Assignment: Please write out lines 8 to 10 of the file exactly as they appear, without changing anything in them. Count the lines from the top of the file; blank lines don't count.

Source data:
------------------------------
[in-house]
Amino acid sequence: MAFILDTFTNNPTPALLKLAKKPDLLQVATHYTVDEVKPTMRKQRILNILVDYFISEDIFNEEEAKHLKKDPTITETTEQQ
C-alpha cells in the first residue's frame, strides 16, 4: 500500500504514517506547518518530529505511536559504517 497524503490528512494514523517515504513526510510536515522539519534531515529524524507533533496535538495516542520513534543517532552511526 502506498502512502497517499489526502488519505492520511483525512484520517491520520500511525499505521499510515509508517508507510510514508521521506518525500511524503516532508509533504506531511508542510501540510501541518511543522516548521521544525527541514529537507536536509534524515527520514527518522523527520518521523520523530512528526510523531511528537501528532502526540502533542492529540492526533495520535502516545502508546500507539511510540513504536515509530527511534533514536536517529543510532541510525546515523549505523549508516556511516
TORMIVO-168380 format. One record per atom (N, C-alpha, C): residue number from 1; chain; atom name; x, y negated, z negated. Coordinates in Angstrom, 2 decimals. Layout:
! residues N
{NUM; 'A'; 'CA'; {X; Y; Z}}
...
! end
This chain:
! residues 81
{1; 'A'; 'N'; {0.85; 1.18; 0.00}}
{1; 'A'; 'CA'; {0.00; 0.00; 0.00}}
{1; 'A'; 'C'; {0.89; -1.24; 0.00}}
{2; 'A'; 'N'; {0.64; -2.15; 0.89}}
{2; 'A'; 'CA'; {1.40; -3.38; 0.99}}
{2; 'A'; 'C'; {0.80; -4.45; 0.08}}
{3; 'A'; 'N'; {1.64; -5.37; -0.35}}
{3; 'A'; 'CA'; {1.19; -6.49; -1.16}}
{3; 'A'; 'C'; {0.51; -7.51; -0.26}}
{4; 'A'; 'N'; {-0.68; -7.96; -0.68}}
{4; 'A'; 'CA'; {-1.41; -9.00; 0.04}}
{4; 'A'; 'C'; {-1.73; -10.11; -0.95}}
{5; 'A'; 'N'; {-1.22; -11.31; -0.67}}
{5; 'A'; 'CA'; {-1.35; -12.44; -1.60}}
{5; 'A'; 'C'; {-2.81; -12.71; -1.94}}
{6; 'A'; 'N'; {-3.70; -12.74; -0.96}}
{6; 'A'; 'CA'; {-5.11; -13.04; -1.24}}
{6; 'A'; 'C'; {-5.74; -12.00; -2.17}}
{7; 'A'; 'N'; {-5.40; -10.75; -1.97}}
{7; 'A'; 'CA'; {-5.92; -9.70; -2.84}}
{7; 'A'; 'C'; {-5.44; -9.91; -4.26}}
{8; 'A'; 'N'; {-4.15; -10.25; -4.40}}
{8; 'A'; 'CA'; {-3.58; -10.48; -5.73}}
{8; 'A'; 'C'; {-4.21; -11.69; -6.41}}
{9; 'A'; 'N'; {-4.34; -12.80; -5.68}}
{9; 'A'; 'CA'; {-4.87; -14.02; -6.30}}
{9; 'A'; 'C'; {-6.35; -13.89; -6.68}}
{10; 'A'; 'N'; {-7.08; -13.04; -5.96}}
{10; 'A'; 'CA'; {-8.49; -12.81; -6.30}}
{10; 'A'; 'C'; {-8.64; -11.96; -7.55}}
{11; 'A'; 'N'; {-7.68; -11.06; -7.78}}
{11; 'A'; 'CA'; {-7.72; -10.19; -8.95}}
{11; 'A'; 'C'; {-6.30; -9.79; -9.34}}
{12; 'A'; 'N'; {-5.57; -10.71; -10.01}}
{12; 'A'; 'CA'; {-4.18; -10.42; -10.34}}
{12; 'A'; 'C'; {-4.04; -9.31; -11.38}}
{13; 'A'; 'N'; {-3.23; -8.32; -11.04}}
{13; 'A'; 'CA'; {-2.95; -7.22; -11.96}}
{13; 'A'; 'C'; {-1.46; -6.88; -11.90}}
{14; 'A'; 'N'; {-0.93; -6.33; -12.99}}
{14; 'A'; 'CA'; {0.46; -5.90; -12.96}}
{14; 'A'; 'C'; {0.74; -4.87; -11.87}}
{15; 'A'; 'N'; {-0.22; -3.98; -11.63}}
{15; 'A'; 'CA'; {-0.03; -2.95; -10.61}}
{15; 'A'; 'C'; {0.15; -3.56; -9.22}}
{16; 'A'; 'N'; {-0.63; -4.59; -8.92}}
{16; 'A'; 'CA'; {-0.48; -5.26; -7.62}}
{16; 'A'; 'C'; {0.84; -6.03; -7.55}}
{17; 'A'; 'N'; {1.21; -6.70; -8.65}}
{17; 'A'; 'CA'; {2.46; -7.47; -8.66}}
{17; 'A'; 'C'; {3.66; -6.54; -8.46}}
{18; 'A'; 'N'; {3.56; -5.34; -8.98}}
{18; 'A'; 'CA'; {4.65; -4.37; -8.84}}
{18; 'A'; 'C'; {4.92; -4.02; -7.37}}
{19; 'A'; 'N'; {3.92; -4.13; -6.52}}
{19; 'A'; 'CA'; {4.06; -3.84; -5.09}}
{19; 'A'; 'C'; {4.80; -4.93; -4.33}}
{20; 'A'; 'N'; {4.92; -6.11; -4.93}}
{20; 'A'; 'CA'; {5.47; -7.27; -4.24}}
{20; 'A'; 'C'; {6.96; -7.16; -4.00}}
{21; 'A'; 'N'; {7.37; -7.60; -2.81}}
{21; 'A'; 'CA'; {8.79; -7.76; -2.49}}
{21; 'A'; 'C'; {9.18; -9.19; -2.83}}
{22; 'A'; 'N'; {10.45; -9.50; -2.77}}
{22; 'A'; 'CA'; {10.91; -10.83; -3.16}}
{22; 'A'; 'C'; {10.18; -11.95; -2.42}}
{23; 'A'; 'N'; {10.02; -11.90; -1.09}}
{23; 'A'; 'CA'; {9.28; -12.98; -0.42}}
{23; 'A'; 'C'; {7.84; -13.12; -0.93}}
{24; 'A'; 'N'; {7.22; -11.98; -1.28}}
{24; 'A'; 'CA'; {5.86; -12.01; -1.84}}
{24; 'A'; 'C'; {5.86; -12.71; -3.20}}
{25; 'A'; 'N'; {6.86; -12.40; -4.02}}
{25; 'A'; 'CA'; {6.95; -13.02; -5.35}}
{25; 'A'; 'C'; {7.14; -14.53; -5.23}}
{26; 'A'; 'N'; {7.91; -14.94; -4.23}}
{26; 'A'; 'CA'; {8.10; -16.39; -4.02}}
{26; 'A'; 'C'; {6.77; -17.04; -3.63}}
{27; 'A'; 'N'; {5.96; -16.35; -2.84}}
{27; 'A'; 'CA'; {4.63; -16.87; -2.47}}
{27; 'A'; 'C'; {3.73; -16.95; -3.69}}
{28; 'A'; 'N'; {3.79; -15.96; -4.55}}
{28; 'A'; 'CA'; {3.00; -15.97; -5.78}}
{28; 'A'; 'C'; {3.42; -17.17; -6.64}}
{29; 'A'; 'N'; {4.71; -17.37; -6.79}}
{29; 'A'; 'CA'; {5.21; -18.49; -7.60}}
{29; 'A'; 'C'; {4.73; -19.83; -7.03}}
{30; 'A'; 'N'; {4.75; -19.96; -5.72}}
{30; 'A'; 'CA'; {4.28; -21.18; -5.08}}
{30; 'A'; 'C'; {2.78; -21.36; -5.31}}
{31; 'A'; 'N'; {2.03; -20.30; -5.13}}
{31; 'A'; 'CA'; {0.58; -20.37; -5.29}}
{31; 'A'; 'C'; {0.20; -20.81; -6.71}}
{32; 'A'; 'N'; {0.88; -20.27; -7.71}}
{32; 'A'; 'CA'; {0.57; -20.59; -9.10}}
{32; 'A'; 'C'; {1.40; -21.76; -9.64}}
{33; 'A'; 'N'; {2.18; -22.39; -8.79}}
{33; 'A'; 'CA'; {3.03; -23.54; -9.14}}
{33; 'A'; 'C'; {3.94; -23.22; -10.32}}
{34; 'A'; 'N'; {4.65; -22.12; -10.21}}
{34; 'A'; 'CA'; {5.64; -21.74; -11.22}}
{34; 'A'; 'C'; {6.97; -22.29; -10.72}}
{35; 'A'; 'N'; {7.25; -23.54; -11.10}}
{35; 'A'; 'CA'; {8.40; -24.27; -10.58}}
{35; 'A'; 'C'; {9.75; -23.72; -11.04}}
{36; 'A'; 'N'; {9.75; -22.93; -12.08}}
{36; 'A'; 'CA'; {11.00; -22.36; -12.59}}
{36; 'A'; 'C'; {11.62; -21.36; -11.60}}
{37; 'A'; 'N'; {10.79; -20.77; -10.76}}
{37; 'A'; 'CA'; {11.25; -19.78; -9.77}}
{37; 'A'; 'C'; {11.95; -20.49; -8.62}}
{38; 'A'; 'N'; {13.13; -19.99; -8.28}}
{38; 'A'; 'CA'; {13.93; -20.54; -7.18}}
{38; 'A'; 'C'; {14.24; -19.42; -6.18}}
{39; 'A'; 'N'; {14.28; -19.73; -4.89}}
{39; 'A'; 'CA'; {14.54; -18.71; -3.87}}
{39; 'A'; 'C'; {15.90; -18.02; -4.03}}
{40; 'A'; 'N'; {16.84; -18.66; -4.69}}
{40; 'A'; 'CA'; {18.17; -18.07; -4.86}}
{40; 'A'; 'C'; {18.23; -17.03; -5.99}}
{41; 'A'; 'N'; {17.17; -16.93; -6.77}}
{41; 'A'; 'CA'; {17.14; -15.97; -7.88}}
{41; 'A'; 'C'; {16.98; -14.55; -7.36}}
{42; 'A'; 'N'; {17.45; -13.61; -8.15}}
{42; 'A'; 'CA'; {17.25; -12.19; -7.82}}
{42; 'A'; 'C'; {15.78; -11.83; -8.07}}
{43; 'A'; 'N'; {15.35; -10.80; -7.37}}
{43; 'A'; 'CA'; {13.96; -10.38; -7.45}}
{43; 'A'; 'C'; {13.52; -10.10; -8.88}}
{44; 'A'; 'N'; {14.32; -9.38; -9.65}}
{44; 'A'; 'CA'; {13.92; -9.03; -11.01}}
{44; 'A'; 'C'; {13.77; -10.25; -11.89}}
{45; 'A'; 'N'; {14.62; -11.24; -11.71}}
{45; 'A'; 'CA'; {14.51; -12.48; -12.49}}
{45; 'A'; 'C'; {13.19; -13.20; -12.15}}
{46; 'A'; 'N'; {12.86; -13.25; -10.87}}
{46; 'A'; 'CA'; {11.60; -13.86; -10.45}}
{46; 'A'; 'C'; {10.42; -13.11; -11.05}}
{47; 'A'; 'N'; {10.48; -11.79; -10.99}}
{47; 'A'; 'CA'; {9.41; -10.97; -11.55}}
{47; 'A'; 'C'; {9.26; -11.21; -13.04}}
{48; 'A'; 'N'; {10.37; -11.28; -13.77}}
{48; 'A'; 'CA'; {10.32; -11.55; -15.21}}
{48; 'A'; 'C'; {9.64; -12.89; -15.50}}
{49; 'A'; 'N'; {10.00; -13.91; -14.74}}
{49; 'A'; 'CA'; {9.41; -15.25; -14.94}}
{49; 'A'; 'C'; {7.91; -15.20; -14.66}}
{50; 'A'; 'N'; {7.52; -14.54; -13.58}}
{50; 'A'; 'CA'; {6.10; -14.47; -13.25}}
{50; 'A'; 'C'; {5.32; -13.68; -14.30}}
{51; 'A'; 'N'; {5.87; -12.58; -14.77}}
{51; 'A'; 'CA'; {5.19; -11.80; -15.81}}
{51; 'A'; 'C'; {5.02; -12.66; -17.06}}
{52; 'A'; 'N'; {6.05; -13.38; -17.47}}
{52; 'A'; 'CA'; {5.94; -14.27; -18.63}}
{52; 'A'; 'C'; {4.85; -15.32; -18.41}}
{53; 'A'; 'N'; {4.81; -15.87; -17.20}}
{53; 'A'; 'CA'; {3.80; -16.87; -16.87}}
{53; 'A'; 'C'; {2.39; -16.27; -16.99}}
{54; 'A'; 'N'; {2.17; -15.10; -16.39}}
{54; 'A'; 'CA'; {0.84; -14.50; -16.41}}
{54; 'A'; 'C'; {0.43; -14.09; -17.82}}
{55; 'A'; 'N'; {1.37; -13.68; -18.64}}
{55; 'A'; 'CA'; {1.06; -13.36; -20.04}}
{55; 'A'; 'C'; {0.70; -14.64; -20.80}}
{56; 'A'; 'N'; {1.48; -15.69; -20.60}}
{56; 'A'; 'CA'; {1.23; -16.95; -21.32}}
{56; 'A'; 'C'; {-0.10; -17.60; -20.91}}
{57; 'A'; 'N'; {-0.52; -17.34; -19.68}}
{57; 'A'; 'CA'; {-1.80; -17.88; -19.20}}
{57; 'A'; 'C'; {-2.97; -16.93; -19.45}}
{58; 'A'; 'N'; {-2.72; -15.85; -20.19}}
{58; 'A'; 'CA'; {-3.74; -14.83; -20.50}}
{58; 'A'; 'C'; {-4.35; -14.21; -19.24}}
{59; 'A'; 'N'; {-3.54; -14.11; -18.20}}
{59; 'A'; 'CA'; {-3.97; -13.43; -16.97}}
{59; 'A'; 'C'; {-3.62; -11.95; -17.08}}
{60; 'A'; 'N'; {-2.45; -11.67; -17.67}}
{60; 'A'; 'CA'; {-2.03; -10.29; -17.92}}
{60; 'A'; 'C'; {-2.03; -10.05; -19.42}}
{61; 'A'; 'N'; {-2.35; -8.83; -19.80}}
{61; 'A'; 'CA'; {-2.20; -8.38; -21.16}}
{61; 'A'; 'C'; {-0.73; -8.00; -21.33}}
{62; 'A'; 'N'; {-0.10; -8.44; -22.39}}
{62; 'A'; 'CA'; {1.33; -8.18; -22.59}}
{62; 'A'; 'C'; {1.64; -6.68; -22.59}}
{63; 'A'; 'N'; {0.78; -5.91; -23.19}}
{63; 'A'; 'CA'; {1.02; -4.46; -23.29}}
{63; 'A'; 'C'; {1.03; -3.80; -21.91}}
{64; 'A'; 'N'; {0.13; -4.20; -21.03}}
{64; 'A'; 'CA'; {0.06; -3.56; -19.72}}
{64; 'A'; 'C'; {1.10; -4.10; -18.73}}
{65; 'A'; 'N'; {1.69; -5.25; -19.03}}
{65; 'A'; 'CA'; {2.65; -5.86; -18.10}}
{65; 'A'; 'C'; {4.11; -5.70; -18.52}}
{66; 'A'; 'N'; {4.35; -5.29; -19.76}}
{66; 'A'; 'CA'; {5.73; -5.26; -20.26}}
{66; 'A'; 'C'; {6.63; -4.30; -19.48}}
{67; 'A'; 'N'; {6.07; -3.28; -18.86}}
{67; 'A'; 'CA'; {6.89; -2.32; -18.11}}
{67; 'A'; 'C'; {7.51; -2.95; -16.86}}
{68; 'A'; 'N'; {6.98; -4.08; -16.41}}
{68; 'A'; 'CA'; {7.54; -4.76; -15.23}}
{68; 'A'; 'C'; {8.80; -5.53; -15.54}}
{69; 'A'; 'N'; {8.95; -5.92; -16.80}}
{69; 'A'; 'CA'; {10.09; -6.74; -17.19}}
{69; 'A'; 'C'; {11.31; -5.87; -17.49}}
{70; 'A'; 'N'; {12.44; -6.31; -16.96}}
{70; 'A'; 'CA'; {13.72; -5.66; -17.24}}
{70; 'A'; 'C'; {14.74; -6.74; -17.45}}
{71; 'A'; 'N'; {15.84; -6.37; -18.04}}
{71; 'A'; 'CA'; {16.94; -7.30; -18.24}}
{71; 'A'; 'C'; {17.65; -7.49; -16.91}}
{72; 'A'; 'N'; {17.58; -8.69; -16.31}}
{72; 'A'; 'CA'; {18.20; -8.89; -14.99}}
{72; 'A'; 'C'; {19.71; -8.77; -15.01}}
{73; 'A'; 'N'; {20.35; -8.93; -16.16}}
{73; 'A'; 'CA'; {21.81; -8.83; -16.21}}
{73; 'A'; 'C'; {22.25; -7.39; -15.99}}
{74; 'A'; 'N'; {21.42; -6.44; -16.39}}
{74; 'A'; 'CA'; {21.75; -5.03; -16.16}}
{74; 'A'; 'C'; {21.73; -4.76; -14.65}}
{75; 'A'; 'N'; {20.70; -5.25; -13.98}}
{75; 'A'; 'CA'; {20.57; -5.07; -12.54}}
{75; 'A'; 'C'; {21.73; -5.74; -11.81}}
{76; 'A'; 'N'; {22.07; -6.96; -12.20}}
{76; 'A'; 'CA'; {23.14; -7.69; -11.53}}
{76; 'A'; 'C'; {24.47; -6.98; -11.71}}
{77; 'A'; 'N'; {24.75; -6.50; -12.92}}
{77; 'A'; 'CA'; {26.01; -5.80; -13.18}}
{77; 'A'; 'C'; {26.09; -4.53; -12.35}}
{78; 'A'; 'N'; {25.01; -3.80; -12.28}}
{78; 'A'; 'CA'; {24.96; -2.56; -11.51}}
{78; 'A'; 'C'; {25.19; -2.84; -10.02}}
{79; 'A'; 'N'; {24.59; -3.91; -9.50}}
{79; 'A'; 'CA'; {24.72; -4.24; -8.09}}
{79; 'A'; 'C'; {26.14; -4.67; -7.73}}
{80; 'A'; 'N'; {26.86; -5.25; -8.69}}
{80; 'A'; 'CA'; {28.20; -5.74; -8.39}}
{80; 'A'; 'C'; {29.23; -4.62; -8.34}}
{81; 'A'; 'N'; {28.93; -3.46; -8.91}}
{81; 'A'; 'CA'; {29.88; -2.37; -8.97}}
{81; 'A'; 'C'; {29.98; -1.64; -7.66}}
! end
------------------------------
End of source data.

! end
This chain:
! residues 81